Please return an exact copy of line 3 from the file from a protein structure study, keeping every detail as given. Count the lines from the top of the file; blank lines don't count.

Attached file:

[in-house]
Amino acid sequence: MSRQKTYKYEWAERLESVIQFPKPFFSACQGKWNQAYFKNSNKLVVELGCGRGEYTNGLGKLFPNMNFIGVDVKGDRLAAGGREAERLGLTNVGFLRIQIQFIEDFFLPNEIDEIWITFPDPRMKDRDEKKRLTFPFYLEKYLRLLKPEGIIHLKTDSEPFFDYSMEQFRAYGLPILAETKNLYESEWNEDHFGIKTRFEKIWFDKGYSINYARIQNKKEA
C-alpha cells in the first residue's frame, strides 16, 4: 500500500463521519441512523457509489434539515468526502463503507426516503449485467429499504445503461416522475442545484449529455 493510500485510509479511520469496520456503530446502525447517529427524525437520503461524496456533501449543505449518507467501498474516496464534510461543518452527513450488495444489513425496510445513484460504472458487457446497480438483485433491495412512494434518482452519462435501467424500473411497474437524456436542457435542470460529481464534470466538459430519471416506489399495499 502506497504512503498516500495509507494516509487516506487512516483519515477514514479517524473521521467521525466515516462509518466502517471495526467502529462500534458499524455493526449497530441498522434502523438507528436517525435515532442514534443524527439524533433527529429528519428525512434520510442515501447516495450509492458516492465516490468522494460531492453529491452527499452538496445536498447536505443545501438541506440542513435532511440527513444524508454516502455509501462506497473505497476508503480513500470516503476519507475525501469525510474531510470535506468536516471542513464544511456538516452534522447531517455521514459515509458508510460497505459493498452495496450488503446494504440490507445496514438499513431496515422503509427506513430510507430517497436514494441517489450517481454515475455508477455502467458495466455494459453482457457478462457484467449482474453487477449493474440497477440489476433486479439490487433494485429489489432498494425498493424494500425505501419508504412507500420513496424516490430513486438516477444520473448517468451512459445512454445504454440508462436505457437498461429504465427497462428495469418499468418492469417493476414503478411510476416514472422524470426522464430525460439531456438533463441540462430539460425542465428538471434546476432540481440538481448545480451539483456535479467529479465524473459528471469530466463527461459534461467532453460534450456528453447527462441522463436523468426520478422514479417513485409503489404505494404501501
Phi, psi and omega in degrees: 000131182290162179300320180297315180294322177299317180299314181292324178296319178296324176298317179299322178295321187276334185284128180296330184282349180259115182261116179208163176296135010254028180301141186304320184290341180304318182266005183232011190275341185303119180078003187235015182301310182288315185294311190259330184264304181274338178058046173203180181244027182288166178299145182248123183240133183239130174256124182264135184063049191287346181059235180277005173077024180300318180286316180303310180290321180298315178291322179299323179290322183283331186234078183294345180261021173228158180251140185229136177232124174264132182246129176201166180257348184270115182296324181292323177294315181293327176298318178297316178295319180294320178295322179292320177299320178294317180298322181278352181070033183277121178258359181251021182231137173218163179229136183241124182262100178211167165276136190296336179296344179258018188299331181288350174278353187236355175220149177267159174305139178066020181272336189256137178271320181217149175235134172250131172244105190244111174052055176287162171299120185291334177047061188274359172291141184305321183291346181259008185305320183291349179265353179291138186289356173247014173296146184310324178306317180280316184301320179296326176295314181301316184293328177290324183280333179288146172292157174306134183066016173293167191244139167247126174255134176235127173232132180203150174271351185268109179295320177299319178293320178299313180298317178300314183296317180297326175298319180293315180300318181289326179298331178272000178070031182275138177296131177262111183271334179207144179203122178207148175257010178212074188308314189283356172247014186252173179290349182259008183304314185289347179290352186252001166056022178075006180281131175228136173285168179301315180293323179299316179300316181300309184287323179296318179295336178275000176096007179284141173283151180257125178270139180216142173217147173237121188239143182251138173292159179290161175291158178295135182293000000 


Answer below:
C-alpha cells in the first residue's frame, strides 16, 4: 500500500463521519441512523457509489434539515468526502463503507426516503449485467429499504445503461416522475442545484449529455 493510500485510509479511520469496520456503530446502525447517529427524525437520503461524496456533501449543505449518507467501498474516496464534510461543518452527513450488495444489513425496510445513484460504472458487457446497480438483485433491495412512494434518482452519462435501467424500473411497474437524456436542457435542470460529481464534470466538459430519471416506489399495499 502506497504512503498516500495509507494516509487516506487512516483519515477514514479517524473521521467521525466515516462509518466502517471495526467502529462500534458499524455493526449497530441498522434502523438507528436517525435515532442514534443524527439524533433527529429528519428525512434520510442515501447516495450509492458516492465516490468522494460531492453529491452527499452538496445536498447536505443545501438541506440542513435532511440527513444524508454516502455509501462506497473505497476508503480513500470516503476519507475525501469525510474531510470535506468536516471542513464544511456538516452534522447531517455521514459515509458508510460497505459493498452495496450488503446494504440490507445496514438499513431496515422503509427506513430510507430517497436514494441517489450517481454515475455508477455502467458495466455494459453482457457478462457484467449482474453487477449493474440497477440489476433486479439490487433494485429489489432498494425498493424494500425505501419508504412507500420513496424516490430513486438516477444520473448517468451512459445512454445504454440508462436505457437498461429504465427497462428495469418499468418492469417493476414503478411510476416514472422524470426522464430525460439531456438533463441540462430539460425542465428538471434546476432540481440538481448545480451539483456535479467529479465524473459528471469530466463527461459534461467532453460534450456528453447527462441522463436523468426520478422514479417513485409503489404505494404501501